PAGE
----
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That Pelvic Pain Could Be Endometriosis

Posted by Johnson Memorial Health on Apr 3, 2019

When you feel pain, your body is sending a signal – usually indicating something is not right.

When women feel pain in their pelvic area, they should heed the warning and see a doctor. One of the most common causes, Endometriosis, needs attention.


Endometriosis is a painful condition where tissue that normally lines the inside of the uterus grows outside of it. The excess tissue can become involved in the ovaries, fallopian tubes and pelvis. Sometimes, it can spread further.

An estimated 10 percent of women will suffer this disorder during their reproductive years. More than 176 million women worldwide are thought to have it, although sometimes the condition goes undiagnosed.

The pain often correlates to the menstrual cycle, but a woman with endometriosis may also experience pain that doesn’t correlate to her cycle – this is what makes this disease/condition so unpredictable and frustrating.

Primary Symptoms

Here are six signs you might have endometriosis:

  • Painful periods (dysmenorrhea)Pelvic pain and cramping may begin before your period and extend several days into your period. You may also have lower back and abdominal pain.

  • Pain with intercourse. Pain during or after sex is common with endometriosis.

  • Pain with bowel movements or urination. You're most likely to experience these symptoms during your period.

  • Excessive bleeding. You may experience occasional heavy periods (menorrhagia) or bleeding between periods (menometrorrhagia).

  • Endometriosis is first diagnosed in some women who are seeking treatment for infertility.

  • Other symptoms. You may also experience fatigue, diarrhea, constipation, bloating or nausea, especially during menstrual periods.

The Impact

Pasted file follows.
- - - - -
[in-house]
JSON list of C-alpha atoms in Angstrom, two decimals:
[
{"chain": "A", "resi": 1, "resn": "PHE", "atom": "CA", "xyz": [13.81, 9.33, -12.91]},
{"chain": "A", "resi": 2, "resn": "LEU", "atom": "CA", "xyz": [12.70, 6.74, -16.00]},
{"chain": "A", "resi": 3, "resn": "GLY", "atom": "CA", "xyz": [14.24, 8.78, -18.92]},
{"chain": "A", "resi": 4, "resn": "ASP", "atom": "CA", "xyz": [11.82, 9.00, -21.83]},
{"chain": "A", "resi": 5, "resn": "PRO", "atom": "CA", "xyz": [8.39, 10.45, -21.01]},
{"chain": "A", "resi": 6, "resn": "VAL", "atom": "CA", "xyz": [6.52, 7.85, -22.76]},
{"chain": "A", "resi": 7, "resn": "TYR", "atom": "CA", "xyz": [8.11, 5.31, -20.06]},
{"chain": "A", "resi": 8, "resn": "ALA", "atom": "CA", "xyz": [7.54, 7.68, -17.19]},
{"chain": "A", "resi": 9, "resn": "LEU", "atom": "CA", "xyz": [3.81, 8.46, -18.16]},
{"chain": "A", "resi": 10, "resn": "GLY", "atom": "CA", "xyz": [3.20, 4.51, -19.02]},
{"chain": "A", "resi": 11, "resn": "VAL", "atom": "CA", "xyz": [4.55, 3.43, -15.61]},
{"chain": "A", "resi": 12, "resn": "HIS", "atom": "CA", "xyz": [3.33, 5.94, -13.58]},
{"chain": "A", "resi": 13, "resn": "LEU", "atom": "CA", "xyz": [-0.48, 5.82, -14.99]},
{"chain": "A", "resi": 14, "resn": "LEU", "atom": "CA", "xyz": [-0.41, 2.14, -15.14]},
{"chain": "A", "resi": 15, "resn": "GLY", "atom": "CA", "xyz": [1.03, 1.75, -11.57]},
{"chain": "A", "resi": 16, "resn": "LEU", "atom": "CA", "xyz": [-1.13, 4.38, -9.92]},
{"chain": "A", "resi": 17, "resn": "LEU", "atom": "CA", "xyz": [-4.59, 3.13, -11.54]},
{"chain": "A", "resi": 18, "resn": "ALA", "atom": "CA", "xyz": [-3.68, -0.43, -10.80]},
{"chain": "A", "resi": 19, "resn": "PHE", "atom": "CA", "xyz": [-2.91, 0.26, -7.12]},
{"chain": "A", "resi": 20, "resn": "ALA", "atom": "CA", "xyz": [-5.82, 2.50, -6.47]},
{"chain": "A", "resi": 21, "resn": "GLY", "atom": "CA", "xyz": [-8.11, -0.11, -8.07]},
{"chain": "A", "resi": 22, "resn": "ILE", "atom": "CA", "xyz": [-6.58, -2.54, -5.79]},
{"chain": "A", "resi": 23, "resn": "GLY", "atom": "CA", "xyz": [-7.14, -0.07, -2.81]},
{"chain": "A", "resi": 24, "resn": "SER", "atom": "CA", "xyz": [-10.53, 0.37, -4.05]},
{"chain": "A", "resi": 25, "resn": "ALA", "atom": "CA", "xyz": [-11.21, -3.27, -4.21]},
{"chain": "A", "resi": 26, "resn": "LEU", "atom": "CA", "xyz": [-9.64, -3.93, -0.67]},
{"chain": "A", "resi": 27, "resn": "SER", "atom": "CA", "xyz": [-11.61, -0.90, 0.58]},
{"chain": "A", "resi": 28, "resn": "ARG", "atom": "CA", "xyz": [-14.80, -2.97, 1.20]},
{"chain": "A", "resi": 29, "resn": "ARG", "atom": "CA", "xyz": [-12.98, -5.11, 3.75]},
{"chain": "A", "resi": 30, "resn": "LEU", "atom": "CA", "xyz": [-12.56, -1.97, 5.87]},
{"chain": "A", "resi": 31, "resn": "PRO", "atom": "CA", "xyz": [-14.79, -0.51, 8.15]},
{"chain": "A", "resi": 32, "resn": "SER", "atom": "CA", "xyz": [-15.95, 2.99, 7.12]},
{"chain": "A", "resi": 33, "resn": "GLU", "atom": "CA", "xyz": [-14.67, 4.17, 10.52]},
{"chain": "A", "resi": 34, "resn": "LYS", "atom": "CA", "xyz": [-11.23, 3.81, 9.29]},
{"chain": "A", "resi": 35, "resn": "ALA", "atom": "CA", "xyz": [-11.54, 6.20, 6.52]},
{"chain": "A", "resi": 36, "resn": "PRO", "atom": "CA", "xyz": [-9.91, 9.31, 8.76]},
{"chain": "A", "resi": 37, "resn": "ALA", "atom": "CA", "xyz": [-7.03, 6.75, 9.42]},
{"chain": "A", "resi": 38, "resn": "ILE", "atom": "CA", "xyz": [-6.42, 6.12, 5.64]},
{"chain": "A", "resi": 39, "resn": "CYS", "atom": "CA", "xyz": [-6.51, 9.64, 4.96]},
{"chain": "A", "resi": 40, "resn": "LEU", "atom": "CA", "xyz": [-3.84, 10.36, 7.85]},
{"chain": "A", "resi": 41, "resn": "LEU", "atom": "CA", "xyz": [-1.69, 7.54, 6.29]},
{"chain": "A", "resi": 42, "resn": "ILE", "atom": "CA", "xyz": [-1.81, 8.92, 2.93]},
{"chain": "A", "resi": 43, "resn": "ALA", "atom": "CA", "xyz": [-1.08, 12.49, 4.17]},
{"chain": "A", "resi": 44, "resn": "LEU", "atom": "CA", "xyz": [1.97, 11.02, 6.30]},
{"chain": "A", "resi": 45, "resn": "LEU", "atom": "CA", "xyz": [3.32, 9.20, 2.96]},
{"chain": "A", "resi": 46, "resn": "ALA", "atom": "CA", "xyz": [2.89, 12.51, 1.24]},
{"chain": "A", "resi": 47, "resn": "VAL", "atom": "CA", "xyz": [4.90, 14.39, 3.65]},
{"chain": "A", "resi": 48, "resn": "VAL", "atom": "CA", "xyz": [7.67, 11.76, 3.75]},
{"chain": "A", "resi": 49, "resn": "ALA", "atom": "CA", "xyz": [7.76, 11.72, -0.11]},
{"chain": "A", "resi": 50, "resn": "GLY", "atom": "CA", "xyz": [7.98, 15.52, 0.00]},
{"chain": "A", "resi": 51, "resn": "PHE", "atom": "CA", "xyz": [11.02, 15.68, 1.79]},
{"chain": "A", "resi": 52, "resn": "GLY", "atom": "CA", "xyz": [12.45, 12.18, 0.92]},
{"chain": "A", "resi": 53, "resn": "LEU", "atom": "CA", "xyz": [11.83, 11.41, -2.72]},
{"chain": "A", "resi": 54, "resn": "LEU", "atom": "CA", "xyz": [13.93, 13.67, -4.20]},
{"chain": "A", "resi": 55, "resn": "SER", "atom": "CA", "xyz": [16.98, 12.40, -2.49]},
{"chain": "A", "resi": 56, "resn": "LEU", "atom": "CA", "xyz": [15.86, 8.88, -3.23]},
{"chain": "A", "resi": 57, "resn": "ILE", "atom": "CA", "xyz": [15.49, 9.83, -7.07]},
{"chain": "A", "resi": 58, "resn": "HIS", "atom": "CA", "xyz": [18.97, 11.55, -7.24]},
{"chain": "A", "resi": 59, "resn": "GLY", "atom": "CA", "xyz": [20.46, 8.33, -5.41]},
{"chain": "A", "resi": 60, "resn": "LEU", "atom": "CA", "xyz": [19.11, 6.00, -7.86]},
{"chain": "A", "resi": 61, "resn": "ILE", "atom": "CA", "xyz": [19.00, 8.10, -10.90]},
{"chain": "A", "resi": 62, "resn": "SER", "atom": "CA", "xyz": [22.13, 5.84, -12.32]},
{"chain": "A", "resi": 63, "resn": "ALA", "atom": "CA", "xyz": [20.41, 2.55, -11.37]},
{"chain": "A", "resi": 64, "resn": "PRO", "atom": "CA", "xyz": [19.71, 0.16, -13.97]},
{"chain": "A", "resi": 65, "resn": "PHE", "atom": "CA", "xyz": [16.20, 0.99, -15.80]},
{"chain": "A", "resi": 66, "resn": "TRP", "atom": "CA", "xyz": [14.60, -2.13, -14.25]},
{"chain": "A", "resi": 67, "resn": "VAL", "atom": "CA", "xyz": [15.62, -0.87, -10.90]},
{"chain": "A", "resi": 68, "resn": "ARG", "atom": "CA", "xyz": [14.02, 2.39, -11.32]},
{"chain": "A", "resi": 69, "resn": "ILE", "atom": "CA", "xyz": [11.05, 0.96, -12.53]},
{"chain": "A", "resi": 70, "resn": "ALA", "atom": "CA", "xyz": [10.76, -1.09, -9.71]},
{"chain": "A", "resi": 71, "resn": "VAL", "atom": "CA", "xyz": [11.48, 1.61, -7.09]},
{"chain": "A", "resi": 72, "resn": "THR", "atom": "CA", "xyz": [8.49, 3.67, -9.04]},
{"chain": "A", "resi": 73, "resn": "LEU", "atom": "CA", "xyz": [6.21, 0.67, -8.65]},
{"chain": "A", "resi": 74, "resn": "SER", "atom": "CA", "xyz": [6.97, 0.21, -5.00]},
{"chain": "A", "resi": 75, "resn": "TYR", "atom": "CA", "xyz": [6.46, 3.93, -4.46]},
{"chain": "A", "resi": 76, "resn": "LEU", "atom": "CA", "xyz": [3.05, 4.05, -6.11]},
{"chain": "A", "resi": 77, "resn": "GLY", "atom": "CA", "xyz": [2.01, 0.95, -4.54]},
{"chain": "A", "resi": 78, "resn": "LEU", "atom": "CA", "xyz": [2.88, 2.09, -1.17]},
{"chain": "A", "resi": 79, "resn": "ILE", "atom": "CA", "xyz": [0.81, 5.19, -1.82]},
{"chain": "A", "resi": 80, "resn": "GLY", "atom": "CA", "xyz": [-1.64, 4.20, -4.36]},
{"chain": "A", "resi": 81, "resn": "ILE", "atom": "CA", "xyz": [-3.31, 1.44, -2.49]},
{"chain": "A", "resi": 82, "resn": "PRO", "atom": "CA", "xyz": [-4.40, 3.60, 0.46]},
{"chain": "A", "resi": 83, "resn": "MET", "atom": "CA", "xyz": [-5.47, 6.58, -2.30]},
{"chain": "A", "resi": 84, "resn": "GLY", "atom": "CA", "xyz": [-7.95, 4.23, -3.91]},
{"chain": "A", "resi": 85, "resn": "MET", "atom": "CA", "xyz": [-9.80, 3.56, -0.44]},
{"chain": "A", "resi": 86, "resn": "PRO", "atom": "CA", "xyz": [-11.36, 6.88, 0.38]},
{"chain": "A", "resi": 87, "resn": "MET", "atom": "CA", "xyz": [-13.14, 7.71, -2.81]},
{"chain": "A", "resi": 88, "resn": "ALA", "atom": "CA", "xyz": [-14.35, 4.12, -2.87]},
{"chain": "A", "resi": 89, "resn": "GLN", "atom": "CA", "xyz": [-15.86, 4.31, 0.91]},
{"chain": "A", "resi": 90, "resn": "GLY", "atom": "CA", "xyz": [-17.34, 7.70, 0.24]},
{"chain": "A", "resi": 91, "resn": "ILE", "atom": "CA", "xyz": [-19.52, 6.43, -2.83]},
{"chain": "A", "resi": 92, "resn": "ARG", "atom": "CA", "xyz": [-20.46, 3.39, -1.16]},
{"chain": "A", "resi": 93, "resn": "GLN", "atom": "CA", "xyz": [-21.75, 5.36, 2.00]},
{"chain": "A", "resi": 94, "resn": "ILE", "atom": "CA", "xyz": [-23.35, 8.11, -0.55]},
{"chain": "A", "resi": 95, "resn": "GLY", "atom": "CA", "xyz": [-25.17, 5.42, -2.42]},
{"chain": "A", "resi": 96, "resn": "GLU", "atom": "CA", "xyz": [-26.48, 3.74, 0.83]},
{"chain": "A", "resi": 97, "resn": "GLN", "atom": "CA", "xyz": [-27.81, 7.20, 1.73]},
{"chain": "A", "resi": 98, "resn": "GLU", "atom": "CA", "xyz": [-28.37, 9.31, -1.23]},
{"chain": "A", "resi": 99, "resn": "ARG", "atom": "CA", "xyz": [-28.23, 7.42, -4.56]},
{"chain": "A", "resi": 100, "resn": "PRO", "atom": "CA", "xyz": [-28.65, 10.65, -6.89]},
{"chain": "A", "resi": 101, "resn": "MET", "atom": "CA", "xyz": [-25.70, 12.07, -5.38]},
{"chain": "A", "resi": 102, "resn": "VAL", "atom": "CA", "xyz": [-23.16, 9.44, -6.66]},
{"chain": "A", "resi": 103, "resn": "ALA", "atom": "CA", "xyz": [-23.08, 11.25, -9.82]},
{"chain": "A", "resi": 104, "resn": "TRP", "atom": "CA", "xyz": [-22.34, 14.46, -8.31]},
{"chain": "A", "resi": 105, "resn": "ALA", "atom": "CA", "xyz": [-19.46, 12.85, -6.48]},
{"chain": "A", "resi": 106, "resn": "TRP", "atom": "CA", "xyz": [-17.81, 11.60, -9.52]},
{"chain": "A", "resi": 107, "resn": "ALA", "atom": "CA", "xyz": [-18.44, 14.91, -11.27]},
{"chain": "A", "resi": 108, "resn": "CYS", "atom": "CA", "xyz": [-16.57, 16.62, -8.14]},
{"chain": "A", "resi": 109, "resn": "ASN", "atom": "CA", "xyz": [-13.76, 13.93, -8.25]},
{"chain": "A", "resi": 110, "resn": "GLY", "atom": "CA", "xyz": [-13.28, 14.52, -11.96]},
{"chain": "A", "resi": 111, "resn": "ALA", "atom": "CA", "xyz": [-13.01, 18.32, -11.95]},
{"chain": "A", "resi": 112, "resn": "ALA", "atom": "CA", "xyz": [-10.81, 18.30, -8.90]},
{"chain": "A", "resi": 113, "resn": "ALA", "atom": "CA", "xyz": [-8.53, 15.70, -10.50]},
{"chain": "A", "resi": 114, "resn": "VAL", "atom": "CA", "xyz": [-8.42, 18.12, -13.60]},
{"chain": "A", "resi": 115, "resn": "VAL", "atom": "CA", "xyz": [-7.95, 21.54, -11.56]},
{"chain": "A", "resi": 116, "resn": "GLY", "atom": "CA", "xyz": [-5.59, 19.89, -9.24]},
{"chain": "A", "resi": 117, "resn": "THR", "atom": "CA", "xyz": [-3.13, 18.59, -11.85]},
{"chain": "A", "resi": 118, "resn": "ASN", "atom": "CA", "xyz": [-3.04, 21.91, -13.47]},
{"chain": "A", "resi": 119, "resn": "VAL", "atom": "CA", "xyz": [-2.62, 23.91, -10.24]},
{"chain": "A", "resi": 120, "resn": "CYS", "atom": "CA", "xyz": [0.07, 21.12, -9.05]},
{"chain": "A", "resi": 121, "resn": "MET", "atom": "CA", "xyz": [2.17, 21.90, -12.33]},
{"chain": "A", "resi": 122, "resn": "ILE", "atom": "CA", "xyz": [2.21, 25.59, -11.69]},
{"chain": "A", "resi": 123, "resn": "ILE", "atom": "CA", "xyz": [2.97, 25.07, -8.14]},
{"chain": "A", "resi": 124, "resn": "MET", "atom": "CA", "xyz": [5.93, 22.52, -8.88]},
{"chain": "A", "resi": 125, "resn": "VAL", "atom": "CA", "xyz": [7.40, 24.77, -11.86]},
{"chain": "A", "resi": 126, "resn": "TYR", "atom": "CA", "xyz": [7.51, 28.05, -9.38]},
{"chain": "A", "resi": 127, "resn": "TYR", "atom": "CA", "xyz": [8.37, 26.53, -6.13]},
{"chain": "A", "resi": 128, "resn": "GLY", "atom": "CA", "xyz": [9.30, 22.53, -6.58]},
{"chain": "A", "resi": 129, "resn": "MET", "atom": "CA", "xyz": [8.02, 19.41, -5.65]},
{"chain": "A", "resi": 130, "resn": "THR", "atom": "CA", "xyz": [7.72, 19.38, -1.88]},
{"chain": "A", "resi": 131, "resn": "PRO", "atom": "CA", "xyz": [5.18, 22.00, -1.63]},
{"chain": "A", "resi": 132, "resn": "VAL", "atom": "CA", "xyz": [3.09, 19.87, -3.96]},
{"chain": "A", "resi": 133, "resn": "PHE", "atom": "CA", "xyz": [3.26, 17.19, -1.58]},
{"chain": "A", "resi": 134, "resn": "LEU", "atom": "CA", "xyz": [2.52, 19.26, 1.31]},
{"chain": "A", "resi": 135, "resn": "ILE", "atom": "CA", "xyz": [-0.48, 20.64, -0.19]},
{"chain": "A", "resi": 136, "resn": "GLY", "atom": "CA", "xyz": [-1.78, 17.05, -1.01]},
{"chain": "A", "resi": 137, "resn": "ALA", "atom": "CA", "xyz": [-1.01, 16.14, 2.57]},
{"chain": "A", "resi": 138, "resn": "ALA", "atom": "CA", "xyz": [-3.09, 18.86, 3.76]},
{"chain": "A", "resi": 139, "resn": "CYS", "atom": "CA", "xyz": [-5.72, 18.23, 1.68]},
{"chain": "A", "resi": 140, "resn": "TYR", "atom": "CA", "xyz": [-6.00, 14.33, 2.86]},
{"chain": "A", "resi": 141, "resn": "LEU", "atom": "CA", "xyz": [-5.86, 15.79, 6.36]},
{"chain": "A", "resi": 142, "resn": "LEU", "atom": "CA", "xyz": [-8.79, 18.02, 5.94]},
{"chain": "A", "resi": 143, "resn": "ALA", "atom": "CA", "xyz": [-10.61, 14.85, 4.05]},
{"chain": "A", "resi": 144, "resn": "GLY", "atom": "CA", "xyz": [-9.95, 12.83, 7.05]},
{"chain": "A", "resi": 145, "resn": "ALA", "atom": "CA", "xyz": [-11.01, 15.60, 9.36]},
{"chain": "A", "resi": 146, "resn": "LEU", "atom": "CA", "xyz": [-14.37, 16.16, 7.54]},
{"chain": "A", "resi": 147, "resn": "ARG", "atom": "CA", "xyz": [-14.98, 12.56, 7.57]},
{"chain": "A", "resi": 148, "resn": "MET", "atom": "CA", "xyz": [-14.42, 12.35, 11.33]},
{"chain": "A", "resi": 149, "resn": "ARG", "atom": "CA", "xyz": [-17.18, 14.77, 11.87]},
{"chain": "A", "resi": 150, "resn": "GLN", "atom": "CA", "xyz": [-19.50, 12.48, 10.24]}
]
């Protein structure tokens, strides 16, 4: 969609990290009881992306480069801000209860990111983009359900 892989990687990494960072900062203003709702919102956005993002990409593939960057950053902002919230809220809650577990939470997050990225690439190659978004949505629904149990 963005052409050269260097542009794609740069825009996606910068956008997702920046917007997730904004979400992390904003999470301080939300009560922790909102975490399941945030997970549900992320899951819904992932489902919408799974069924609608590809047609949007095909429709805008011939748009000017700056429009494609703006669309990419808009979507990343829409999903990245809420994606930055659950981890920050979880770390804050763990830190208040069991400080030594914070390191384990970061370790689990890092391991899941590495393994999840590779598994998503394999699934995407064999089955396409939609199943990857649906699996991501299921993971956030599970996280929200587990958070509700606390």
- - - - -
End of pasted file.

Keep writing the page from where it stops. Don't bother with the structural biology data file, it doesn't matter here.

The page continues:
Ignoring the signs can lead to more significant health issues later, including:

  • The pain becomes so severe and debilitating that it impacts your life.

  • You can develop scar tissue and adhesions that distort your internal anatomy.

  • In advanced stages, internal organs may fuse together, causing a condition known as a “frozen pelvis.”

  • An estimated 30 to 40 percent of women with endometriosis may not be able to have children.

  • Ovarian cancer does occur at higher than expected rates in women with endometriosis. 


Your doctor may recommend either using medication or having surgery. Here are some options:

  • For mild cases, you can take an over-the-counter medicine such as Advil or Motrin to lessen the pain.

  • Supplemental hormone therapy can sometimes reduce the pain. The therapy also can slow or prevent further growth of the tissue.

  • Some women find relief with acupuncture.

  • If you are trying to become pregnant, conservative surgery can help remove tissue without damaging the ovaries and uterus.

  • In severe cases, a hysterectomy might be the only option to relieve the pain. If you undergo this procedure, you will not be able to have children.

The physicians in the Women’s Health Specialists at Johnson Memorial Hospital are here to answer your questions and provide you with information and treatment of endometriosis. You can reach them at the Franklin office, 317.738.0630, or at the Whiteland office, 317.530.3111. 

Topics: Women's Health